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Cyclone Design

21

Cyclones are very common particulate control devices used in many applications,

especially those where relatively large particles need to be collected. They are not

very efficient for collecting small particles because small particles have little mass

that can generate a centrifugal force. Cyclones are very simple devices that use

centrifugal force to separate particles from a gas stream. They commonly are con-

structed of sheet metal, although other materials can be used. They have a low capital

cost, small space requirement, and no moving parts. Of course, an external device,

such as a blower or other source of pressure, is required to move the gas stream.

Cyclones are able to handle very heavy dust loading, and they can be used in high-

temperature gas streams. Sometimes they are lined with castable refractory material

to resist abrasion and to insulate the metal body from high-temperature gas.

A typical cyclone is illustrated in Figure 21.1. It has a tangential inlet to a

cylindrical body, causing the gas stream to be swirled around. Particles are thrown

toward the wall of the cyclone body. As the particles reach the stagnant boundary

layer at the wall, they leave the flowing gas stream and presumably slide down the

wall, although some particles may be re-entrained as they bounce off of the wall

back into the gas stream. As the gas loses energy in the swirling vortex, it starts

spinning inside the vortex and exits at the top.

The vortex finder tube does not create the vortex or the swirling flow. Its function

is to prevent short-circuiting from the inlet directly to the outlet. Cyclones will work

without a vortex finder, although the efficiency will be reduced.

When a particle moves at a constant speed in a circular direction, the velocity vector

changes continuously in direction, although not in magnitude. This creates acceler-

ation resulting from a change in direction of the velocity, which is just as real and

just as much an acceleration as that arising from the change in the magnitude of

velocity. By definition, acceleration is the time rate of change of velocity, and

velocity, being a vector, can change in direction as well as magnitude. Force, of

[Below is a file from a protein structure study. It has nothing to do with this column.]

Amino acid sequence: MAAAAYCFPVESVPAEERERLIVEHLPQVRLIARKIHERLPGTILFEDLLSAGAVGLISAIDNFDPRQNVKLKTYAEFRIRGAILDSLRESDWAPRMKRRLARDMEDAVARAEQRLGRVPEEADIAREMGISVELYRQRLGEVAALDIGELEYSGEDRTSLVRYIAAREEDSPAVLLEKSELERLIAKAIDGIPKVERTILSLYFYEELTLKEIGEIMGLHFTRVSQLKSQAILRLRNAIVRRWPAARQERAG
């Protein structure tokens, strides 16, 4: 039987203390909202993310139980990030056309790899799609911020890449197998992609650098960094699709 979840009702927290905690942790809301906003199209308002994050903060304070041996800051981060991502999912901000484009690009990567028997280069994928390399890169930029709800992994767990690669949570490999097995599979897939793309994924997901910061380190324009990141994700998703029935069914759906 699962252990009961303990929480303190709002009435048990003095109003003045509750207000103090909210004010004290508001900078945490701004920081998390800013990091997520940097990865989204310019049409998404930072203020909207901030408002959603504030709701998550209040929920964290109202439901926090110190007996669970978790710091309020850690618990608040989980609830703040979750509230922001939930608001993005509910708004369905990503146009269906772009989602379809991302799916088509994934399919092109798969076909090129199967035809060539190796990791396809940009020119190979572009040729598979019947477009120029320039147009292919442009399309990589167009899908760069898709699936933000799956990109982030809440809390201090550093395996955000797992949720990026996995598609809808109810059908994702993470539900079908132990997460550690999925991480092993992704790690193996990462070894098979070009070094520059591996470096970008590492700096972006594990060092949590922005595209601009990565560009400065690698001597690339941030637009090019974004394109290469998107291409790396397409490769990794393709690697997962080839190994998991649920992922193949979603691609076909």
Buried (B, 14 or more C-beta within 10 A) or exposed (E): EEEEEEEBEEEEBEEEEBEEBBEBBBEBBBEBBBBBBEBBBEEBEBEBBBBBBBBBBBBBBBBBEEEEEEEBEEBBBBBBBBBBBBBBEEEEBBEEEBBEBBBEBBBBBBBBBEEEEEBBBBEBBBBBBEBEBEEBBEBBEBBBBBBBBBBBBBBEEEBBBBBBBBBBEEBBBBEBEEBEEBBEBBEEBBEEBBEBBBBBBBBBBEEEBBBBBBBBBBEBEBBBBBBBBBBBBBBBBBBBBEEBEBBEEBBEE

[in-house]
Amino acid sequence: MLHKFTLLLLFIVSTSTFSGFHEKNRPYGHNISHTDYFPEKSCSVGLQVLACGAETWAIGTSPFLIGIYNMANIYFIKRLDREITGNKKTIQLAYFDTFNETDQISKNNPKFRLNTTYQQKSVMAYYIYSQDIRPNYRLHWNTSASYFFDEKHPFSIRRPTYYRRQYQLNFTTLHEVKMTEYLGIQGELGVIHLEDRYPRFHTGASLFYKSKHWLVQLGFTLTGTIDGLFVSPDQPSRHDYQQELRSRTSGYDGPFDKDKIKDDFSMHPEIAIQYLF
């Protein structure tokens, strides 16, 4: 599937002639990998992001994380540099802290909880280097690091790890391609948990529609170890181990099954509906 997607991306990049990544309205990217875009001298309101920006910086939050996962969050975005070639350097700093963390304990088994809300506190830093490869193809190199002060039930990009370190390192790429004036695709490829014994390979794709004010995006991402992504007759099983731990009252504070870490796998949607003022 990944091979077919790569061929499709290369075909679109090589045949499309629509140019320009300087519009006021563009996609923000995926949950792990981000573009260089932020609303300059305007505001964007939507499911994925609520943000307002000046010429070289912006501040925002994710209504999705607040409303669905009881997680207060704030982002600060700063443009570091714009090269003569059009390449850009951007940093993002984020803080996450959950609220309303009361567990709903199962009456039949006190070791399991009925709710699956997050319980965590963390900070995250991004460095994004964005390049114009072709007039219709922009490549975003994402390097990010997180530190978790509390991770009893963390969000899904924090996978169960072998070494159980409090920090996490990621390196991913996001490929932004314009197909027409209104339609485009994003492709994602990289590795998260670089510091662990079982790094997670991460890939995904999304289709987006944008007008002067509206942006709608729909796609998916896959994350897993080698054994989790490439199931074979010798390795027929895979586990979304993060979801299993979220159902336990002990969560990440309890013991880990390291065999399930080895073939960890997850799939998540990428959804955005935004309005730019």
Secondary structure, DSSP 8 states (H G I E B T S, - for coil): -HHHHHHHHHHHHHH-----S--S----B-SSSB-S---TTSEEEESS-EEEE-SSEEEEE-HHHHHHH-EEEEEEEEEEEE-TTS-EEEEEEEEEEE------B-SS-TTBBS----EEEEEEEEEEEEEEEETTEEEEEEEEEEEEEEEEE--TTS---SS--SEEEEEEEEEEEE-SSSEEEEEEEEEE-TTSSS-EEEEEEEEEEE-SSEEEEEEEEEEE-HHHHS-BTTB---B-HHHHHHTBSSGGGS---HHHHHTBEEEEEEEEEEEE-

course, is defined by Newton’s Second Law (F = ma). Centrifugal force is given by:

mV 2

F= (21.1)

r

where

F = centrifugal force

m = mass of particle

V = velocity of particle, assumed to equal inlet gas velocity

r = radius of cyclone body

9588ch21 frame Page 306 Wednesday, September 5, 2001 10:07 PM

to move particles to the cyclone wall, a simple mistake in the piping configuration,

shown in Figure 21.2a, reduces efficiency. Ensure that particles are given a head

start in the right direction by using the configuration shown in Figure 21.2b.

Several factors that affect collection efficiency can be predicted. Increasing the inlet

velocity increases the centrifugal force, and therefore the efficiency, but it also

increases the pressure drop. Decreasing the cyclone diameter also increases centrif-

ugal force, efficiency, and pressure drop. Increasing the gas flow rate through a given

cyclone has the effect of efficiency shown in Equation 21.2:

0.5

Pt 2 Q1

= (21.2)

Pt 1 Q 2

where

Pt = penetration (Pt = 1 – η)

η = particle removal efficiency

Q = volumetric gas flow

9588ch21 frame Page 307 Wednesday, September 5, 2001 10:07 PM

force is reduced. Centrifugal force drives the particle toward the wall of the cyclone,

while drag opposes the centrifugal force. The terminal velocity of the particle toward

the wall is the result of the force balance between the centrifugal and drag forces.

Increasing gas to particle density difference affects penetration as shown in

Equation 21.3:

0.5

Pt 2 µ 2

= (21.3)

Pt1 µ1

where: µ = gas viscosity. Note that decreasing the gas temperature increases the gas

density, but contrary to intuition, decreases the gas viscosity, which reduces drag

force and results in a small efficiency improvement. However, decreasing the gas

temperature also decreases the volumetric flow rate, which affects efficiency as

described above in Equation 21.2.

Finally, particle loading also affects efficiency. High dust loading causes particles

to bounce into each other as they move toward the wall, driving more particles

toward the wall and their removal.

0.18

Pt 2 L1

= (21.4)

Pt1 L 2

9588ch21 frame Page 308 Wednesday, September 5, 2001 10:07 PM

ventional and high-throughput cyclones. It simply demonstrates that the dimensions

of the cyclones can be tuned to the application. Figure 21.4 and Table 21.1 illustrate

typical cyclone dimensions. Relative dimensions are based upon the diameter of the

body of the cyclones. High-efficiency cyclones tend to have long, narrow bodies,